Thursday, February 12, 2009

Market Conditions

Another month, another plunging stock market. This marks the fifth month in a row that the market has experienced abnormal fluctuation. I don't know about you, but I'm getting a bit tired of it.

I have little doubt that this latest plunge is due to a continued lack of leadership and outright irresponsibility by our congressional leaders and our new President. Promising hope and change we have gotten the exact same type of irresponsibility that the last four congresses have brought us.

The AP reported yesterday that Americans should start seeing an extra $13 in their paychecks soon, that should really stimulate things.

For nearly a year I have stated that we need to deal with the underlying issues, we need to treat the disease not the symptoms. Instead we are going to continue to ignore the disease as if it can't be diagnosed or isn't real. In the President's first press conference he outlined his priorities:

Priority One

"A particularly urgent priority is a further extension of unemployment insurance benefits for workers who cannot find work in the increasingly weak economy."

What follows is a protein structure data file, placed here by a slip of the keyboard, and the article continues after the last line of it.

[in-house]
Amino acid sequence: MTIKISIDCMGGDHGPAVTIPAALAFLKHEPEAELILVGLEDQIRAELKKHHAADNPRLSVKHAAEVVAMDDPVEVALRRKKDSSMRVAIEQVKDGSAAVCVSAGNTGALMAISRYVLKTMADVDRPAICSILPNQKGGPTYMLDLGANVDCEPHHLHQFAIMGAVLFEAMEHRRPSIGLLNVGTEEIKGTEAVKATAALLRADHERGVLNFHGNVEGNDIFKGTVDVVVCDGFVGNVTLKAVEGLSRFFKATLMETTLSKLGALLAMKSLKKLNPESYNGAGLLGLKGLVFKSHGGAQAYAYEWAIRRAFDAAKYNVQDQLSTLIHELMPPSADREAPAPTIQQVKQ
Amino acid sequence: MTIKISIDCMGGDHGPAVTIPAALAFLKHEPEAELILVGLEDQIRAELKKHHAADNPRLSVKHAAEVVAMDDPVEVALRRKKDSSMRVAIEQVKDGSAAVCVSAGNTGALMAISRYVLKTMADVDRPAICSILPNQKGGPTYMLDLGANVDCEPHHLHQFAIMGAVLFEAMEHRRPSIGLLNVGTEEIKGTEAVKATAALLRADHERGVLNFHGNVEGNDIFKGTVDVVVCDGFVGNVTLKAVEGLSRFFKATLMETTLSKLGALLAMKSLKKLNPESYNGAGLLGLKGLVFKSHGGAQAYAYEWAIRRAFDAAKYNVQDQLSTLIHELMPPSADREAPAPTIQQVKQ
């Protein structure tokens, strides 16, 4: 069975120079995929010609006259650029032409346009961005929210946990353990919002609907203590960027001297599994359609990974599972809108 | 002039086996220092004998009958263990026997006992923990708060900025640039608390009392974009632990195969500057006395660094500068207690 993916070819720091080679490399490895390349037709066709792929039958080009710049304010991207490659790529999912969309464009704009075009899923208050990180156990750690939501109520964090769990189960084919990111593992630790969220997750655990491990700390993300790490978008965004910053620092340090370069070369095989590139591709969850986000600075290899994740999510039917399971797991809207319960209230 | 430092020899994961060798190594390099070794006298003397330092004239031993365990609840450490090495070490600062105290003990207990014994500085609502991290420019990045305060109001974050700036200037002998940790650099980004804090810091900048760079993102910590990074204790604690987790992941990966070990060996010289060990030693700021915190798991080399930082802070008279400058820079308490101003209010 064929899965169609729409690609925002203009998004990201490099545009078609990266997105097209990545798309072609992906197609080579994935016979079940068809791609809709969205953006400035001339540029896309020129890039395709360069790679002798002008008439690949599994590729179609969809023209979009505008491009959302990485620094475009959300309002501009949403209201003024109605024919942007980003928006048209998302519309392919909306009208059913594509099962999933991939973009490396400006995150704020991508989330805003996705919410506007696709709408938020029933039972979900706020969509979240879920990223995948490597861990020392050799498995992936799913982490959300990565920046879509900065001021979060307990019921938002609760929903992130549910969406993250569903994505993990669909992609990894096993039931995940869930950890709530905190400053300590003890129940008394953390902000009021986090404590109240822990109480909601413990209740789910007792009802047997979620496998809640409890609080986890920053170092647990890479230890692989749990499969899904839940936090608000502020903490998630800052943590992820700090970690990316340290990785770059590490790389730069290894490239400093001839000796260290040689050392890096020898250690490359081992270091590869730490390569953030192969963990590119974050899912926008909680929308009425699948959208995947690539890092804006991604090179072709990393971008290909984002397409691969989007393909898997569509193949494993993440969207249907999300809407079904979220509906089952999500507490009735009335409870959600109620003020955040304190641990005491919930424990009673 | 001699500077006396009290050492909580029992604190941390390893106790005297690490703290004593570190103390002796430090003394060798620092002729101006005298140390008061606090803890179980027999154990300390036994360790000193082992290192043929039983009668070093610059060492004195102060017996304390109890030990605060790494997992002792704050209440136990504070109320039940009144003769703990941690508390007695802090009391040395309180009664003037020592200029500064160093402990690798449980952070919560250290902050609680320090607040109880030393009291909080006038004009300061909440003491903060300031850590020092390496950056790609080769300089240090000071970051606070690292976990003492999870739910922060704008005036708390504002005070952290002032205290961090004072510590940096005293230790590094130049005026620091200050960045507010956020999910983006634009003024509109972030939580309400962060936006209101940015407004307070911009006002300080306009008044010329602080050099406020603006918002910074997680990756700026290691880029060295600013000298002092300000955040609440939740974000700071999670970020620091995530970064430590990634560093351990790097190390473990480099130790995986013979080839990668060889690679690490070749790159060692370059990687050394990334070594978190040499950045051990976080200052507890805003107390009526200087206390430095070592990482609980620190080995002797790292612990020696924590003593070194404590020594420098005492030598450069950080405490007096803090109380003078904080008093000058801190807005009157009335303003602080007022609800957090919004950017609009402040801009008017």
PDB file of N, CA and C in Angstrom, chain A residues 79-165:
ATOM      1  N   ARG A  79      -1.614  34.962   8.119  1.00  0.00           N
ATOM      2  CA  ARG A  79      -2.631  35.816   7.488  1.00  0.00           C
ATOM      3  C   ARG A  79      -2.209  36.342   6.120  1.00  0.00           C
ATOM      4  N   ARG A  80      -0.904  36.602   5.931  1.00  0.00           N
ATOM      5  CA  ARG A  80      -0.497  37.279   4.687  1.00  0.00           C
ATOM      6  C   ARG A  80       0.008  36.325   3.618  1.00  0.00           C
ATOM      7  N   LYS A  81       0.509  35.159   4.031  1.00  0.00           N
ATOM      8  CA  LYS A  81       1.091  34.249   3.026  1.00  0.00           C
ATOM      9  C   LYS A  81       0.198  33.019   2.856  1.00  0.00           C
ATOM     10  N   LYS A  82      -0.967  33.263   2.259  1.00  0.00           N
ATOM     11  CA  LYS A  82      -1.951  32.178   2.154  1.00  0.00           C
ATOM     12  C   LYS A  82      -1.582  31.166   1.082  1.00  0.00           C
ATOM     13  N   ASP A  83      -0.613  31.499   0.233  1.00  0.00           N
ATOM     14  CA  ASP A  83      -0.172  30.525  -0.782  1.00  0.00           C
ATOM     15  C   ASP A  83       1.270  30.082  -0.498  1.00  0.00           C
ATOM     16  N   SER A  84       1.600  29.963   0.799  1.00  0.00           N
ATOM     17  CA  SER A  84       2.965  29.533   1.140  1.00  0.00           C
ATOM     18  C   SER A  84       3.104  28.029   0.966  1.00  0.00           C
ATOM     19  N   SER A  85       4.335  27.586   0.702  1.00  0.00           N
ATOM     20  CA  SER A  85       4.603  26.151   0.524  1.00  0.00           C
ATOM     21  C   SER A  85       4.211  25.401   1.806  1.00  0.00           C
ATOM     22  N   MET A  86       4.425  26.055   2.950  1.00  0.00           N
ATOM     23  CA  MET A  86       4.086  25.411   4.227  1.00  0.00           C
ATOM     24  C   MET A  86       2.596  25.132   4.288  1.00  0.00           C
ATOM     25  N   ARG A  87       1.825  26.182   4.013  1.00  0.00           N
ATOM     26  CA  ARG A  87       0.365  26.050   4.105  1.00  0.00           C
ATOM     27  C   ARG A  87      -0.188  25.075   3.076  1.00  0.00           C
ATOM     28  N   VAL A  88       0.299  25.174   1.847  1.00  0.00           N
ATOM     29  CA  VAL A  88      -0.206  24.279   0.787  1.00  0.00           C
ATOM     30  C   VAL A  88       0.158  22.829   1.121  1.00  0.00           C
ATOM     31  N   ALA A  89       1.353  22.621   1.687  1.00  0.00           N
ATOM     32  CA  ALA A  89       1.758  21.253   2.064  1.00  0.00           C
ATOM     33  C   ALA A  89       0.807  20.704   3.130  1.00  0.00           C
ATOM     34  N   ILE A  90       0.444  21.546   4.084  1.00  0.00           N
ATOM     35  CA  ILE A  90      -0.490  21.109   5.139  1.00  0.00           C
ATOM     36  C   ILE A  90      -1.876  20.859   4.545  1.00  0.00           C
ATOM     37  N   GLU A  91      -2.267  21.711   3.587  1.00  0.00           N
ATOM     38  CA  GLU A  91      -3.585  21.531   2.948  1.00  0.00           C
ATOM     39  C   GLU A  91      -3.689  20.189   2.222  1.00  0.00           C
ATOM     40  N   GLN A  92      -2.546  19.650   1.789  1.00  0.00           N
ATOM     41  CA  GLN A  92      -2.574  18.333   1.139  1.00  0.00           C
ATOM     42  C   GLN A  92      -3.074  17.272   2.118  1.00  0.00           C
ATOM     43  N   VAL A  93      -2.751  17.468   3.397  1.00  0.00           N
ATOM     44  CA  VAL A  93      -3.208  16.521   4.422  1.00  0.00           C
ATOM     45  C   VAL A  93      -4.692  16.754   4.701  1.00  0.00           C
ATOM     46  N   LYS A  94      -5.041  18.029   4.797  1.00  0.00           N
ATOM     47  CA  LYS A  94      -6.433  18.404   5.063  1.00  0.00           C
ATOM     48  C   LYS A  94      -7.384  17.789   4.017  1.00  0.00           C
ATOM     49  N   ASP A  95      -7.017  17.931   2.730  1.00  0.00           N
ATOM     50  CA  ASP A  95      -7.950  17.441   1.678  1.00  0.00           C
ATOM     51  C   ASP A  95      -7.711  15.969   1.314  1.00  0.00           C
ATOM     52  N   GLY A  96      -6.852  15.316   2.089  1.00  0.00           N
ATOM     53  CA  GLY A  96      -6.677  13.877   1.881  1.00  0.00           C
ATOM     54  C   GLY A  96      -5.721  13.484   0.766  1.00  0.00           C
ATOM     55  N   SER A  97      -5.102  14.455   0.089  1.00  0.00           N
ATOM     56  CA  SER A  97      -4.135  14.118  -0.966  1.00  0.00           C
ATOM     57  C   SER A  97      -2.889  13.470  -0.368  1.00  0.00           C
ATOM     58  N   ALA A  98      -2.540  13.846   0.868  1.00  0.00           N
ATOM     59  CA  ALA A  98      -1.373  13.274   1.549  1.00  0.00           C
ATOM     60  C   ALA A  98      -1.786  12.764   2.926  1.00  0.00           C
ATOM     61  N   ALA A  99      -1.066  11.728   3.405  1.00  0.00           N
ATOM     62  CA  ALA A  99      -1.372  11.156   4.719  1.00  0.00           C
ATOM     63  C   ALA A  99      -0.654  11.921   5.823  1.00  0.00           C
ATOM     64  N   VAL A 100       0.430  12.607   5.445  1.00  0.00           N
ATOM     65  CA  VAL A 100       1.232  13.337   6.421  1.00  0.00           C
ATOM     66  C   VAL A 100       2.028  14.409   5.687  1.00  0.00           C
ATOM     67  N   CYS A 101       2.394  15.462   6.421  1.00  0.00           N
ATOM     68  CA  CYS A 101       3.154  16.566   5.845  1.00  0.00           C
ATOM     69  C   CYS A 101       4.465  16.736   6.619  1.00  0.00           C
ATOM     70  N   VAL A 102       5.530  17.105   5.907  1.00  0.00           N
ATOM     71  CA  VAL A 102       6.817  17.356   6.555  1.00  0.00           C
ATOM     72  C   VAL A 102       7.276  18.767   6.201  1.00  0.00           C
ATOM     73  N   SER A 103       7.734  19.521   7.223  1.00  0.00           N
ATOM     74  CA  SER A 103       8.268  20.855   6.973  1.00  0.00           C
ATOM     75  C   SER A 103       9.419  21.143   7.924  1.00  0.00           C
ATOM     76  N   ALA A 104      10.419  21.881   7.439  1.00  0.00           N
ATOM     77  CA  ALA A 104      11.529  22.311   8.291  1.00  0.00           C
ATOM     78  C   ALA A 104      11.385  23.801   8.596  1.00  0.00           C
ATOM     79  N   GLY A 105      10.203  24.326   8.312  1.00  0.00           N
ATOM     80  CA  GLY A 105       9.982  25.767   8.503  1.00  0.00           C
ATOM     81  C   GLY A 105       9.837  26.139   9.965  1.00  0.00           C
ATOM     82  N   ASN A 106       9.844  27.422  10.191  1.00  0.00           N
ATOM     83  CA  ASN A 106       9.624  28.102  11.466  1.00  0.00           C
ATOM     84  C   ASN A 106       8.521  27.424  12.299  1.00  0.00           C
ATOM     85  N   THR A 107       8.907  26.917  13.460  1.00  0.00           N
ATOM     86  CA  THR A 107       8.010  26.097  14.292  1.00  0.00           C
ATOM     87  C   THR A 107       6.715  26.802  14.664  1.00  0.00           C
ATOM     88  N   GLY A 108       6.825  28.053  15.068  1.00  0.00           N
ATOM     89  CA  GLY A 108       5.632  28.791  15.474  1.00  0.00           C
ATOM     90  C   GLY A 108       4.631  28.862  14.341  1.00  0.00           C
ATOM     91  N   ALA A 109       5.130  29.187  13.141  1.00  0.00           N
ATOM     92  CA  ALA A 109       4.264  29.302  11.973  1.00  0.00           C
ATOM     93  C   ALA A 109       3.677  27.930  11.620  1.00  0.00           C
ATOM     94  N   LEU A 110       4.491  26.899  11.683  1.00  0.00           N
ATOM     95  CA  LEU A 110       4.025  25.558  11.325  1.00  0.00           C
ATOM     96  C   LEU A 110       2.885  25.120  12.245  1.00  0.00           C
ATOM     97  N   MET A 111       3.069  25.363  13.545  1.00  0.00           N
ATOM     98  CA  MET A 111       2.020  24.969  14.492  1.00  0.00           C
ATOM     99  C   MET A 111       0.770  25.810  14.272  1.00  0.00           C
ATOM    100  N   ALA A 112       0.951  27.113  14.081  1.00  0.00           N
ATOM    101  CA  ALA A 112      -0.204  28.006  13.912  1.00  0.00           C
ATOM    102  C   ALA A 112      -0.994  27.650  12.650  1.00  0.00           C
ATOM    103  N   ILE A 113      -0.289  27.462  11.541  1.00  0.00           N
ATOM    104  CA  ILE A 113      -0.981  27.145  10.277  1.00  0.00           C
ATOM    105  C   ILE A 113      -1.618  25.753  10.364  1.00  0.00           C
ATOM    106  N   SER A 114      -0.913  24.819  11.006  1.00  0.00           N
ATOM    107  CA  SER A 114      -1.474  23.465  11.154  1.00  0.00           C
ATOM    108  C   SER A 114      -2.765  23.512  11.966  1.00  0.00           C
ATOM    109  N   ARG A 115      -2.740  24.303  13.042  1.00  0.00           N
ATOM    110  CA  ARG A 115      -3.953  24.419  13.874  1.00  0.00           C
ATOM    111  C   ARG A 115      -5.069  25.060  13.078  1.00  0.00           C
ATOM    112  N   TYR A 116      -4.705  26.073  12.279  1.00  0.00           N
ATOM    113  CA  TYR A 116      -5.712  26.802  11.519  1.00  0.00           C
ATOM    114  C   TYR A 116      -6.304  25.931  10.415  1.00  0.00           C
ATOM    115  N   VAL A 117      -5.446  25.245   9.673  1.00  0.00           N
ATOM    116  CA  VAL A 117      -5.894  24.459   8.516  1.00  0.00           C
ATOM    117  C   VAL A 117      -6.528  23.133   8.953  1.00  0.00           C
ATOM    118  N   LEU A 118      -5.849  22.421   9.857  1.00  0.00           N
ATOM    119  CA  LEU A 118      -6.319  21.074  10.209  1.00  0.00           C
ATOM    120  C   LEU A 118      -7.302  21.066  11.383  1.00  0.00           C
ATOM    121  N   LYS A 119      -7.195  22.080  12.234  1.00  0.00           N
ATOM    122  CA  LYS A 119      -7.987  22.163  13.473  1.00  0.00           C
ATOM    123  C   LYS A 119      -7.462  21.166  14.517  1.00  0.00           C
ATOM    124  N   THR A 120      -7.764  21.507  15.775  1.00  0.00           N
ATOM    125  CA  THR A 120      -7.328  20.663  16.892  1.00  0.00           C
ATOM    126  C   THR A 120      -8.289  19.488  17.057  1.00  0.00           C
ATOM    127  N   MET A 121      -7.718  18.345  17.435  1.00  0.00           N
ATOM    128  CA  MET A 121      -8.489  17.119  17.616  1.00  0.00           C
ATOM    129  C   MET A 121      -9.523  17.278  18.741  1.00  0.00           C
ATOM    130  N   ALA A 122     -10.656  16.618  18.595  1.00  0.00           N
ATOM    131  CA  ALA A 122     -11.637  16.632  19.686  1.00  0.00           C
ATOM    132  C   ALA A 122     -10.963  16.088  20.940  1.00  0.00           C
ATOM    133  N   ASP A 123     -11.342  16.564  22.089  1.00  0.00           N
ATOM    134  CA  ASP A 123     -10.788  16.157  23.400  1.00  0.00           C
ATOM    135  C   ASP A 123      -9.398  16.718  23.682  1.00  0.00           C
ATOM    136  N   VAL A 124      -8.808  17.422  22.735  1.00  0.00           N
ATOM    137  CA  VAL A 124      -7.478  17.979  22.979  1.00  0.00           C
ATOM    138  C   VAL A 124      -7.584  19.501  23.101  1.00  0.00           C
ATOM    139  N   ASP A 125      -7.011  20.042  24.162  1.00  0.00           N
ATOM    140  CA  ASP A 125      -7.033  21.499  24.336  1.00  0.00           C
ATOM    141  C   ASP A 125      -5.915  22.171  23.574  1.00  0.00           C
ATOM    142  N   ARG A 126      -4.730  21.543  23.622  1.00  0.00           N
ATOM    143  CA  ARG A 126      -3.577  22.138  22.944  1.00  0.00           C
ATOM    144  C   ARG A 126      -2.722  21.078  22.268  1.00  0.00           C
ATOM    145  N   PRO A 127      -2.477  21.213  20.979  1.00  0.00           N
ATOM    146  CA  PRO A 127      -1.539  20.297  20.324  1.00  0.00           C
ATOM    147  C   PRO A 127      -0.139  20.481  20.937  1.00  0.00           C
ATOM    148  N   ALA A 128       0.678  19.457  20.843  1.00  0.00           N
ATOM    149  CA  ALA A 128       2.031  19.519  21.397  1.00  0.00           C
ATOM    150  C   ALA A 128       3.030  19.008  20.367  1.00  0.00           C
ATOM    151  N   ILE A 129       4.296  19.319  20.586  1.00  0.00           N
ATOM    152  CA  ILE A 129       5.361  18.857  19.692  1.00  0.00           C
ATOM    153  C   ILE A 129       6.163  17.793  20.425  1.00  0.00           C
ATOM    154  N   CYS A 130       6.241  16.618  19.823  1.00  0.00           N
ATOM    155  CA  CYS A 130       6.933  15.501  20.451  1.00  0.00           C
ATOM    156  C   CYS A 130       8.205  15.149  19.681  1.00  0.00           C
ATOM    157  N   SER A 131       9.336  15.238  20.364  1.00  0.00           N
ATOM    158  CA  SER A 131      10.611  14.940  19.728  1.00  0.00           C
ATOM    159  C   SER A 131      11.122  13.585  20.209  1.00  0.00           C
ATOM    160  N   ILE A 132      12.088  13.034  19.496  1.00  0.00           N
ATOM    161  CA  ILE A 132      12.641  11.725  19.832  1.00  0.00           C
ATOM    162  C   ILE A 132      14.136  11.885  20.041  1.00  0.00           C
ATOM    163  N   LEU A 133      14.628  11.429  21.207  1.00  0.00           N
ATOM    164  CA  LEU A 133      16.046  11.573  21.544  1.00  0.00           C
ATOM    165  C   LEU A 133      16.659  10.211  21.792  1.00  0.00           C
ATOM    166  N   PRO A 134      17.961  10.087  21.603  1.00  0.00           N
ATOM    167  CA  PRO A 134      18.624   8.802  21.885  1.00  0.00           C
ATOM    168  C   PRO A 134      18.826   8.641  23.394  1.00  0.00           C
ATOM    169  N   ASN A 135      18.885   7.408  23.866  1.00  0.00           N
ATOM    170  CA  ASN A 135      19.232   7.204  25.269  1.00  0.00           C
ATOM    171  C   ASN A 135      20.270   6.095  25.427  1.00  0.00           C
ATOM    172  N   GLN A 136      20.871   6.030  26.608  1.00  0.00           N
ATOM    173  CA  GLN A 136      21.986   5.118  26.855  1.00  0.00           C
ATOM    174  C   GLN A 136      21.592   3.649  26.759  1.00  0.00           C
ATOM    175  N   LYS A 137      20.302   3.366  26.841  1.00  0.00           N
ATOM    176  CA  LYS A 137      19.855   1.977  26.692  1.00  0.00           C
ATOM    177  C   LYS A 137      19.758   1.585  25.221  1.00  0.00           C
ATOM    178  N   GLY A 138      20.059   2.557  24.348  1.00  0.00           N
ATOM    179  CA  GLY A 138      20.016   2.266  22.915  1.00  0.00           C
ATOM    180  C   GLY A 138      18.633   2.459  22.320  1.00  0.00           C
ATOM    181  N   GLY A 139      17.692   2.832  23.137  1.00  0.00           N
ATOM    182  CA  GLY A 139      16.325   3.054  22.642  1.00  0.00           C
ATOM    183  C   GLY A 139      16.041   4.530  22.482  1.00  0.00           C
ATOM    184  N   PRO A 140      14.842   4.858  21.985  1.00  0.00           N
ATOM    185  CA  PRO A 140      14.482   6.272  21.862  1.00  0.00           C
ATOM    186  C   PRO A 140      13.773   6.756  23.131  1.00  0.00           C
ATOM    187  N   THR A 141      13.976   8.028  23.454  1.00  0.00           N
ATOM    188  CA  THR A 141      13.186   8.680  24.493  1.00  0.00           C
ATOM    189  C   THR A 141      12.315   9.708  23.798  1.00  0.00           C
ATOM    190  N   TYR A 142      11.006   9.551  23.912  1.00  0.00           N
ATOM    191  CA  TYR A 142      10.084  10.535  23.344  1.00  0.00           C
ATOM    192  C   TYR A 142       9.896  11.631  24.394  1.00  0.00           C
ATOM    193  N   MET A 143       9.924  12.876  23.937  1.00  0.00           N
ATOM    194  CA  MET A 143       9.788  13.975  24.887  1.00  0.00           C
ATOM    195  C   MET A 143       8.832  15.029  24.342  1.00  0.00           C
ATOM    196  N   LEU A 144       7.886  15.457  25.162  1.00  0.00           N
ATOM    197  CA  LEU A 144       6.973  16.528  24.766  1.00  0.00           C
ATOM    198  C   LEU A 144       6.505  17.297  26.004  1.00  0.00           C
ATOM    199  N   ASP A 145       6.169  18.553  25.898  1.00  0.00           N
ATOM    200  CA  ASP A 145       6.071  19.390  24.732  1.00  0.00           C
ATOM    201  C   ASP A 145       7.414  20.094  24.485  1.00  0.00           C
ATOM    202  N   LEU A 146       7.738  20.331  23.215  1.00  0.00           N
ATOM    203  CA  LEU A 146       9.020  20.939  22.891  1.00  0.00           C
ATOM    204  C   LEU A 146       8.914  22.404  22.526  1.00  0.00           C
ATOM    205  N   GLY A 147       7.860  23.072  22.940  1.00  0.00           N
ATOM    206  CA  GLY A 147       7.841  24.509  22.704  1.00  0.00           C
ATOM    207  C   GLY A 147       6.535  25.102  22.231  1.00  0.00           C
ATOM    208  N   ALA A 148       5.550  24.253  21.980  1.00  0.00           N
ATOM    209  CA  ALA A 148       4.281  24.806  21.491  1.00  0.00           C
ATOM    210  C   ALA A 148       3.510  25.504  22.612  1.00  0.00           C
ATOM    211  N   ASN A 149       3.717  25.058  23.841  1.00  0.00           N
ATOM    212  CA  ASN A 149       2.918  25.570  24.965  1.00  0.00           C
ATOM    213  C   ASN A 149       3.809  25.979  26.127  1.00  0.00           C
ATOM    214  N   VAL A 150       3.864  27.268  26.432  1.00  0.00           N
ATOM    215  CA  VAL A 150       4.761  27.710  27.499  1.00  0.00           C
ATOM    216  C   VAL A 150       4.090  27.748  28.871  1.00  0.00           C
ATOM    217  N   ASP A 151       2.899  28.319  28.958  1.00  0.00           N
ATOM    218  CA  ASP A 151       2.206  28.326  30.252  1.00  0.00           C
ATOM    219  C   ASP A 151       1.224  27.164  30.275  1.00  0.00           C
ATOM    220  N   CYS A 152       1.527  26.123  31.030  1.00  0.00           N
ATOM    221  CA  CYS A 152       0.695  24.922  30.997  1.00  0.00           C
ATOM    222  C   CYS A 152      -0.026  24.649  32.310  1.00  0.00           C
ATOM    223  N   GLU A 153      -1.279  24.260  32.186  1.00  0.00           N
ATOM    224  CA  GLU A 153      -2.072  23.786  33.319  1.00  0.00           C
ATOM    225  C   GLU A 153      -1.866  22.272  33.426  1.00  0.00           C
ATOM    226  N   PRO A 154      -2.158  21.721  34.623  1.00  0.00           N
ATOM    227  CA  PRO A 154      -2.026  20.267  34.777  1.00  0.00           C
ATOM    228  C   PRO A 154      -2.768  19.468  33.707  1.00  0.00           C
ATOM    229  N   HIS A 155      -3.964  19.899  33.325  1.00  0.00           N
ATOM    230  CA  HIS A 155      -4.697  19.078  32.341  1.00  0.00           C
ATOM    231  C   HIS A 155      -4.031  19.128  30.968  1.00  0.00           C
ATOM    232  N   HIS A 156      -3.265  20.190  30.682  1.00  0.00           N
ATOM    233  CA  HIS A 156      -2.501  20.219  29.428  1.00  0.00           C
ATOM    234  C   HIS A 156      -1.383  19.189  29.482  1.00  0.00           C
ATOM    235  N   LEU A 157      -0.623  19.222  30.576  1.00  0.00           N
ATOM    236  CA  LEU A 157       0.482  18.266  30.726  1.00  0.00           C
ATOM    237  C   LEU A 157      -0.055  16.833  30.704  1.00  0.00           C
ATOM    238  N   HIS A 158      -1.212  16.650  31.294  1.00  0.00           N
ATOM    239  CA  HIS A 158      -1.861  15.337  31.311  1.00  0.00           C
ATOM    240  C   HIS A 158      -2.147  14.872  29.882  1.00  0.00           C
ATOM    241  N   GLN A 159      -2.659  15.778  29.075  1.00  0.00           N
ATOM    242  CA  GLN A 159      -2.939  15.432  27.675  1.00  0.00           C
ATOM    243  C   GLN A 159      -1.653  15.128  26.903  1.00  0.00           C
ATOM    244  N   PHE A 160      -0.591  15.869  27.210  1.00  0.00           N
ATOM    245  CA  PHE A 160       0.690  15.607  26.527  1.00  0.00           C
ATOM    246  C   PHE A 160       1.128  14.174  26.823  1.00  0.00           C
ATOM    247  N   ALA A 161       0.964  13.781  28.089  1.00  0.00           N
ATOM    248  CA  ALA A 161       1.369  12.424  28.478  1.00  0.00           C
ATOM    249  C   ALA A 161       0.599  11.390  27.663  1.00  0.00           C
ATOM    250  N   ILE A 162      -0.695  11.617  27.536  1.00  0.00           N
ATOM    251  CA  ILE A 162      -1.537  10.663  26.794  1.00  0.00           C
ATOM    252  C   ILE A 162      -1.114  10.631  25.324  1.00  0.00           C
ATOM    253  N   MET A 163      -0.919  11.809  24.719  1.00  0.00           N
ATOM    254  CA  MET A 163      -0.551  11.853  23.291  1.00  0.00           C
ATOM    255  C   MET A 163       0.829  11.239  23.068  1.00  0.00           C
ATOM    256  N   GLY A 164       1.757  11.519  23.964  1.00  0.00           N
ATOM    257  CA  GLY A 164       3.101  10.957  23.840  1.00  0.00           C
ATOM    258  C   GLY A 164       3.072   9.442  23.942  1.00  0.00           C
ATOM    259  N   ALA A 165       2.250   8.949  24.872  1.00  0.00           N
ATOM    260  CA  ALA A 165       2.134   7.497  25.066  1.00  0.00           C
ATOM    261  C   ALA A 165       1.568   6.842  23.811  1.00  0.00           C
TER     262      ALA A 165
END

Priority Two

"Second, we have to address the spreading impact of the financial crisis on the other sectors of our economy -- small businesses that are struggling to meet their payrolls and finance their holiday inventories, and state and municipal governments facing devastating budget cuts and tax increases."

Priority Three

"In addition, I have made it a high priority for my transition team to work on additional policy options to help the auto industry adjust, weather the financial crisis, and succeed in producing fuel-efficient cars here in the United States of America."

Priority Four

"we will review the implementation of this administration's financial program to ensure that the government's efforts are achieving their central goal of stabilizing financial markets while protecting taxpayers, helping homeowners and not unduly rewarding the management of financial firms that are receiving government assistance."